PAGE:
Basically, in traditions the king symbolises the loving consciousness, while the queen represents the unconscious, the body and the drives (see The Consciousness and the Unconscious). The goal is always that the human being overcomes his urges and thus attains wholeness and kingship in his own life.

Heroes and monsters: current images for the inner life of the human being

The hero, the princess and fearsome monsters, as actors of the inner life, reveal soul-spiritual processes in the main character. In this way, the traditions bring the unconscious and spiritual realities to consciousness. In the process, they make astonishing, illuminating statements on human themes that have lost none of their relevance today.

George's dream: the virgin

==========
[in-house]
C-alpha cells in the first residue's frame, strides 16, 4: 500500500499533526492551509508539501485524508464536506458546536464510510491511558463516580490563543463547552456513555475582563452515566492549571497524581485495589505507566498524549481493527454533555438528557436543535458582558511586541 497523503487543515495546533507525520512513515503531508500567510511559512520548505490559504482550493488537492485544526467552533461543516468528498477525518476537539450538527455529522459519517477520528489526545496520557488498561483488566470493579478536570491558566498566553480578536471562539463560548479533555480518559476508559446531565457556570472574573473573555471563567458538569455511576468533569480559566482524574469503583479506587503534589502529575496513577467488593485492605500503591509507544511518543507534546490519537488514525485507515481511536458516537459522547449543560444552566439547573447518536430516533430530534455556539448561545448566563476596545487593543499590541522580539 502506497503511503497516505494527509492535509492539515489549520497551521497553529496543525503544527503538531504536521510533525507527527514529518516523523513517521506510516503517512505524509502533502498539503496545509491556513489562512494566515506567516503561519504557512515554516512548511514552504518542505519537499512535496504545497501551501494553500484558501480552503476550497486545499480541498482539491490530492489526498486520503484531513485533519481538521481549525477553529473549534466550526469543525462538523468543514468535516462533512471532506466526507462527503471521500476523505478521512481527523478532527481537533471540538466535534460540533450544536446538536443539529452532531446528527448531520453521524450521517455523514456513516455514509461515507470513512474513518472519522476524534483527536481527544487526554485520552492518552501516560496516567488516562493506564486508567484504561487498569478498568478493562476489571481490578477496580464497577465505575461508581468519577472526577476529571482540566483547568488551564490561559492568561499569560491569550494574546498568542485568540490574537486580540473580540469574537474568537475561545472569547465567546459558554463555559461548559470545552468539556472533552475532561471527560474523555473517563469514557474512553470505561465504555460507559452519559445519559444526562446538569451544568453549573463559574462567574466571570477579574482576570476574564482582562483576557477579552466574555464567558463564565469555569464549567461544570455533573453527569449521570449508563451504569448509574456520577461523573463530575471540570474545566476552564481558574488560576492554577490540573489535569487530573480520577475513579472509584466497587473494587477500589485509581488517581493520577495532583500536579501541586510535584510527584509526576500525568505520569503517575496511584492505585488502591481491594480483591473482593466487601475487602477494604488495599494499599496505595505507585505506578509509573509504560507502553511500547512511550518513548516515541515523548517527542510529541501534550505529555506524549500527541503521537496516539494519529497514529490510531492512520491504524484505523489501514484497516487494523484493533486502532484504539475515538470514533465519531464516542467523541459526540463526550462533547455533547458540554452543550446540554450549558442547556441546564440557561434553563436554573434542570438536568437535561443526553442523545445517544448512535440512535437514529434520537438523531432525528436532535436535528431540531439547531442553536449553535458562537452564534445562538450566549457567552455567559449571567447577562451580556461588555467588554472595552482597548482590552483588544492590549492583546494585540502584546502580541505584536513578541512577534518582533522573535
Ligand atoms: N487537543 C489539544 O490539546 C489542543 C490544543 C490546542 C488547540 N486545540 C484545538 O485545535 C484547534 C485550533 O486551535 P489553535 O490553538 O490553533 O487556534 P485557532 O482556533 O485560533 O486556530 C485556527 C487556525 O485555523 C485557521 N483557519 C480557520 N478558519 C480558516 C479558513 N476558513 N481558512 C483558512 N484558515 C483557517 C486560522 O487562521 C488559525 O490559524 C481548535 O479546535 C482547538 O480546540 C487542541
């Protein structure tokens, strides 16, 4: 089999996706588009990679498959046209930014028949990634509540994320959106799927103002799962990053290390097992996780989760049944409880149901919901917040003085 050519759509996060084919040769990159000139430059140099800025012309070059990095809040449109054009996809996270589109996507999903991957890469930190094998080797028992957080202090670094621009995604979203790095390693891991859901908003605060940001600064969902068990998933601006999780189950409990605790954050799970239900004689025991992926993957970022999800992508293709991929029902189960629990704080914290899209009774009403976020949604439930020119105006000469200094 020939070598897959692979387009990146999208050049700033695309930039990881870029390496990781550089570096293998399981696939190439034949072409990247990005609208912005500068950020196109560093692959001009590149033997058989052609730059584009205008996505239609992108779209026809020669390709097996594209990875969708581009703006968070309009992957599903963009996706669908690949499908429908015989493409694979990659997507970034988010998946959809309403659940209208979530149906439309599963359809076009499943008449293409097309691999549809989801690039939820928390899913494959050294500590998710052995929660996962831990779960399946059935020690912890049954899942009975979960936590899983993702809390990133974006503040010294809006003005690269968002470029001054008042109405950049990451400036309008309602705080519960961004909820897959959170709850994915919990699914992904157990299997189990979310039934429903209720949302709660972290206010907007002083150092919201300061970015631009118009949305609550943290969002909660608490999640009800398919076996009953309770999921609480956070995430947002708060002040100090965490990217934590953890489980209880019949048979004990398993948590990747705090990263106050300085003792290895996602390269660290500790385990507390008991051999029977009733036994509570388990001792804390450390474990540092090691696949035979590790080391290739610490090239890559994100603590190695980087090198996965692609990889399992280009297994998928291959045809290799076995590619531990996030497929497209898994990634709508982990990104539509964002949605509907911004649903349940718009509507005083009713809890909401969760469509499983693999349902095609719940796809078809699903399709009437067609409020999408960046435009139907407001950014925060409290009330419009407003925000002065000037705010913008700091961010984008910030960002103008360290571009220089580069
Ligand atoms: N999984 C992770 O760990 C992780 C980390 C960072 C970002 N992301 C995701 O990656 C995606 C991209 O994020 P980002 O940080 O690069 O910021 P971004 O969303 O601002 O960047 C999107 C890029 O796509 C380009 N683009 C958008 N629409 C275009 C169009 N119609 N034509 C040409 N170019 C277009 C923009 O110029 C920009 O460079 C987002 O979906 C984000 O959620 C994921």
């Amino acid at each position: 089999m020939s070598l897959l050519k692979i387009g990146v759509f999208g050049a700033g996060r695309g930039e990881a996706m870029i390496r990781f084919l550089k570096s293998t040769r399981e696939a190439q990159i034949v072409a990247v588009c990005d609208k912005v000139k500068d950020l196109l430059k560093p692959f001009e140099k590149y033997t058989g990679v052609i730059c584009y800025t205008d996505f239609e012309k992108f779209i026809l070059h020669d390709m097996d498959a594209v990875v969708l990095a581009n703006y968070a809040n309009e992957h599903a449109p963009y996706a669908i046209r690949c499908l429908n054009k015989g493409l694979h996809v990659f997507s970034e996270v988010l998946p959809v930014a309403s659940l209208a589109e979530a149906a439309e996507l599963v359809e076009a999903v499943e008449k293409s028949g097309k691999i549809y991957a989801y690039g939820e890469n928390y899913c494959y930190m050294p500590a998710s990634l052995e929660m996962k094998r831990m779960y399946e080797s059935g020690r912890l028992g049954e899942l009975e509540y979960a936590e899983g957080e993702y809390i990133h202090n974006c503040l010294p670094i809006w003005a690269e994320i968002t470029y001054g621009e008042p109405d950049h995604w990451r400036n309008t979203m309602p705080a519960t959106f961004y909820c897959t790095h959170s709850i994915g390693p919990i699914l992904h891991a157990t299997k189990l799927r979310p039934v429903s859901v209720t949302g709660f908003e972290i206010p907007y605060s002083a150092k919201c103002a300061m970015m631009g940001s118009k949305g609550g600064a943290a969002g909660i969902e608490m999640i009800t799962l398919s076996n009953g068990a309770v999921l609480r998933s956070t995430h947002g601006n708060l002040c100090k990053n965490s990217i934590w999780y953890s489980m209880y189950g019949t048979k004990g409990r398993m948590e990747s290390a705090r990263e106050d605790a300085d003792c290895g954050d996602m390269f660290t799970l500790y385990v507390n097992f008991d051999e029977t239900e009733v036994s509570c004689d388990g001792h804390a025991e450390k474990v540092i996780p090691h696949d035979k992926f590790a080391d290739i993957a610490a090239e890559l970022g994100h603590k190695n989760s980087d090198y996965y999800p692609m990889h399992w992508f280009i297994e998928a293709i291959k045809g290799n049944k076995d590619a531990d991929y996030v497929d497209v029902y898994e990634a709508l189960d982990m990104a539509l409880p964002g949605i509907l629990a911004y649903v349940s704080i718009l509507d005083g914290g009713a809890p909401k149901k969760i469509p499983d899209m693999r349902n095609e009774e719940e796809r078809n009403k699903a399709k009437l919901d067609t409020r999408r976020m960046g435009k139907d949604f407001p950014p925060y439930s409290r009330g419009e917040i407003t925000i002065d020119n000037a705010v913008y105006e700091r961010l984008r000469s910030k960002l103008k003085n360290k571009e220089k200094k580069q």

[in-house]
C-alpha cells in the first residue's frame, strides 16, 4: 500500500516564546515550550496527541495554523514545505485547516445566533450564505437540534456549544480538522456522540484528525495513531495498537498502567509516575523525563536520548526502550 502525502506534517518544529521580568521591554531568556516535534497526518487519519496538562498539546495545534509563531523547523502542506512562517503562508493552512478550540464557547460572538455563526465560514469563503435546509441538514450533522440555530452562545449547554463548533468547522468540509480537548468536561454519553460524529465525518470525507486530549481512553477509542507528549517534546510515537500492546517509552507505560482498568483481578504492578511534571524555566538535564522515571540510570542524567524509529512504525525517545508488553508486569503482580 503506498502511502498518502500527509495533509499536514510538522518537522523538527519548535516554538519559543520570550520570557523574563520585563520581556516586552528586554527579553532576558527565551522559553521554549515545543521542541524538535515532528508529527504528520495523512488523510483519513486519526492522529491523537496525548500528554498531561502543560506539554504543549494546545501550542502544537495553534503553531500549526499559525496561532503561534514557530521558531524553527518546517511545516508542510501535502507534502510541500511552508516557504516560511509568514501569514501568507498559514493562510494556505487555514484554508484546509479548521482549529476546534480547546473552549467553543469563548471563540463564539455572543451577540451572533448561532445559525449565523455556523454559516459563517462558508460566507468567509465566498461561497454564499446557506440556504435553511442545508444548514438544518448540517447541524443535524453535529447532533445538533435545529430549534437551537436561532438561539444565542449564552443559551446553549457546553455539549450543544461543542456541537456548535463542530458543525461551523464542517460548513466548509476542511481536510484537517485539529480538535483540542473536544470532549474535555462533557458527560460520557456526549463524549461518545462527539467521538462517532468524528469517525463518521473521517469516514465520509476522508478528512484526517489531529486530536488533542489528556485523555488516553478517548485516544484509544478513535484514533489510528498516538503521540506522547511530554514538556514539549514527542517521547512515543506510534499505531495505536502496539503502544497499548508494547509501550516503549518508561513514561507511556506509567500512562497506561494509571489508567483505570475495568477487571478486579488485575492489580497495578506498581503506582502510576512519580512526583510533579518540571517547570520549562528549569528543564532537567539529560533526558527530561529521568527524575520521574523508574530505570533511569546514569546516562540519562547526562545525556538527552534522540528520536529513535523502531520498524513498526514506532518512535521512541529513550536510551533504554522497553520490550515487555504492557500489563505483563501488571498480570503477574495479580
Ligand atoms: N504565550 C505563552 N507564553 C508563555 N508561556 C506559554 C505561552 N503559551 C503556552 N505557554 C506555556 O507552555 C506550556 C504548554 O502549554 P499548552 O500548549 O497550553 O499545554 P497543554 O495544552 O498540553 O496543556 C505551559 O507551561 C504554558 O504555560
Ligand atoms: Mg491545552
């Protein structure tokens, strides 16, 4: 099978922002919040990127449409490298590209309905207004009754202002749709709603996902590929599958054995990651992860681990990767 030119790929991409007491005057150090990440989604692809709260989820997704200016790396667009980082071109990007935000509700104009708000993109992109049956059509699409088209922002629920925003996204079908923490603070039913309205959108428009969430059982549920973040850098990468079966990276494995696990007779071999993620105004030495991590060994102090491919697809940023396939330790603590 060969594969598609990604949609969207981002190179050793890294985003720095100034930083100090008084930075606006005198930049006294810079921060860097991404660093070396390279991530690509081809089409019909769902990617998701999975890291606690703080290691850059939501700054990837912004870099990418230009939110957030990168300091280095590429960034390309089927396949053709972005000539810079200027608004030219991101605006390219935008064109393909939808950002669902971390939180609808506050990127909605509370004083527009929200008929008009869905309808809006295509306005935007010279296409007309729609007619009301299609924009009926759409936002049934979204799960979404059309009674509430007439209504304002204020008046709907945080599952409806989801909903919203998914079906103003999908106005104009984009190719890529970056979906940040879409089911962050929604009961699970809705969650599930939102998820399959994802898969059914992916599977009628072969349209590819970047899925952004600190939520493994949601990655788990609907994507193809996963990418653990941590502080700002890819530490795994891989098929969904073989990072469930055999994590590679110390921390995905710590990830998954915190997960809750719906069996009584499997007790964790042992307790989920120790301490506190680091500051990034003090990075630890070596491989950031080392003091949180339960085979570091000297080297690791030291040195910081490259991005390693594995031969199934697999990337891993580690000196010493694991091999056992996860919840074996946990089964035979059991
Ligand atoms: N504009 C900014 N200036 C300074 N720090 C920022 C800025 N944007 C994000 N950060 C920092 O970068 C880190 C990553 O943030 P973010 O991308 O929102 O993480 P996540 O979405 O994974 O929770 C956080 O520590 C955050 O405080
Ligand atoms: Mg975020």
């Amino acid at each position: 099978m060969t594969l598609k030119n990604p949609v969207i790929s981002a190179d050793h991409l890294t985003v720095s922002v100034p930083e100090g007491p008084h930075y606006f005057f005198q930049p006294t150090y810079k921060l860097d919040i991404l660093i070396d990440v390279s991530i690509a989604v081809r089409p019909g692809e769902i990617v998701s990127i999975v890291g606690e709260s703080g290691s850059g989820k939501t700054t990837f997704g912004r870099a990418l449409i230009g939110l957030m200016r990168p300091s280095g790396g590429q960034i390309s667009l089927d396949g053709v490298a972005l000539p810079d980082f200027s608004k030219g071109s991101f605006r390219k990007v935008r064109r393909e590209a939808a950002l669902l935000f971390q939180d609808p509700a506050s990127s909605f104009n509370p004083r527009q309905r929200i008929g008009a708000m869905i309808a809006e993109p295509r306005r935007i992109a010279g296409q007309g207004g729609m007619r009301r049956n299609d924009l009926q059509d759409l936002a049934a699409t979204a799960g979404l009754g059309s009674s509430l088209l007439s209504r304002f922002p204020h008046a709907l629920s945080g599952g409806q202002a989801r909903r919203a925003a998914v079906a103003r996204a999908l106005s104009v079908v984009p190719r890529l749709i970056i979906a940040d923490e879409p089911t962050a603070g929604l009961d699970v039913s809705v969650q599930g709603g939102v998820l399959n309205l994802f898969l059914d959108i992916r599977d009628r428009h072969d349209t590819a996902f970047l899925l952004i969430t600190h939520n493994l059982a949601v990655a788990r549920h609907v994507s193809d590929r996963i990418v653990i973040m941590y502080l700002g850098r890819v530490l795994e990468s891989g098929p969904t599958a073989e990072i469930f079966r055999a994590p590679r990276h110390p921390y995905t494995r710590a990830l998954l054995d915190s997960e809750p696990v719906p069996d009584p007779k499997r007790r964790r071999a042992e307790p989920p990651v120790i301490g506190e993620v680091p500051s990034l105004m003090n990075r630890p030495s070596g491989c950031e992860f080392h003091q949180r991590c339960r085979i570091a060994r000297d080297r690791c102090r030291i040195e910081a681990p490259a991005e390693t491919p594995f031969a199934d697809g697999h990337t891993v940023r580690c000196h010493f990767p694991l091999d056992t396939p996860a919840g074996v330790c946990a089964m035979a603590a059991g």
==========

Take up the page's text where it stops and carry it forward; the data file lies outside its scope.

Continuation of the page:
From the original text to free adaptation

From the pictorial story to the hidden backstory

The texts are worked through section by section, with the symbols that are subsequently interpreted underlined. The explanations and interpretations then lead to deeper contents, from which in turn a new story emerges. Placed in a different, often modern context, this tells what lies hidden behind the symbols or images.

Verbatim reproduction of the original texts and free narration

Also original text

Older traditions such as Sumerian and Babylonian mythology, both of which are less well known, are narrated and reproduced at key points in the original text. More well-known fairy tales are told freely. The underlined symbols indicate the following interpretations.

Symbols and Archetypes